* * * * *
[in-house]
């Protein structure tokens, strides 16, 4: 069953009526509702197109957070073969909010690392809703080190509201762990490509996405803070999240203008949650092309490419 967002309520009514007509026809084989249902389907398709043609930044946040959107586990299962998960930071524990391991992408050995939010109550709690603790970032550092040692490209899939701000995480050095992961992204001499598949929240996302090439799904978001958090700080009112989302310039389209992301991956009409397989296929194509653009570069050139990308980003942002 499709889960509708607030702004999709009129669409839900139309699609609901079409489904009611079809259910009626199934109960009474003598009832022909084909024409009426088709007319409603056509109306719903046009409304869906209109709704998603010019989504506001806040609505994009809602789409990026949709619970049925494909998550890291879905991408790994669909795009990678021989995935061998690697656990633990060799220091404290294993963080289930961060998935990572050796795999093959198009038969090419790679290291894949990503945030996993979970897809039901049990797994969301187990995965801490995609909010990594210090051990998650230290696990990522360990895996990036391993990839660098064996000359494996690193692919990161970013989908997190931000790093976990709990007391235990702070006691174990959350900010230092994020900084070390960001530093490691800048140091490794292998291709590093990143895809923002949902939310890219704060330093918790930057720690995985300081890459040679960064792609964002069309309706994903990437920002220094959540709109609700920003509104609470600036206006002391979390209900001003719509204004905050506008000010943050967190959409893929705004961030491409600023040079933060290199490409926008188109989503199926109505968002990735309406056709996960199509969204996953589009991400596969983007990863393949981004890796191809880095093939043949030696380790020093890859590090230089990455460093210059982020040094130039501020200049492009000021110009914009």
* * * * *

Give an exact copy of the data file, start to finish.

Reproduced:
[in-house]
């Protein structure tokens, strides 16, 4: 069953009526509702197109957070073969909010690392809703080190509201762990490509996405803070999240203008949650092309490419 967002309520009514007509026809084989249902389907398709043609930044946040959107586990299962998960930071524990391991992408050995939010109550709690603790970032550092040692490209899939701000995480050095992961992204001499598949929240996302090439799904978001958090700080009112989302310039389209992301991956009409397989296929194509653009570069050139990308980003942002 499709889960509708607030702004999709009129669409839900139309699609609901079409489904009611079809259910009626199934109960009474003598009832022909084909024409009426088709007319409603056509109306719903046009409304869906209109709704998603010019989504506001806040609505994009809602789409990026949709619970049925494909998550890291879905991408790994669909795009990678021989995935061998690697656990633990060799220091404290294993963080289930961060998935990572050796795999093959198009038969090419790679290291894949990503945030996993979970897809039901049990797994969301187990995965801490995609909010990594210090051990998650230290696990990522360990895996990036391993990839660098064996000359494996690193692919990161970013989908997190931000790093976990709990007391235990702070006691174990959350900010230092994020900084070390960001530093490691800048140091490794292998291709590093990143895809923002949902939310890219704060330093918790930057720690995985300081890459040679960064792609964002069309309706994903990437920002220094959540709109609700920003509104609470600036206006002391979390209900001003719509204004905050506008000010943050967190959409893929705004961030491409600023040079933060290199490409926008188109989503199926109505968002990735309406056709996960199509969204996953589009991400596969983007990863393949981004890796191809880095093939043949030696380790020093890859590090230089990455460093210059982020040094130039501020200049492009000021110009914009």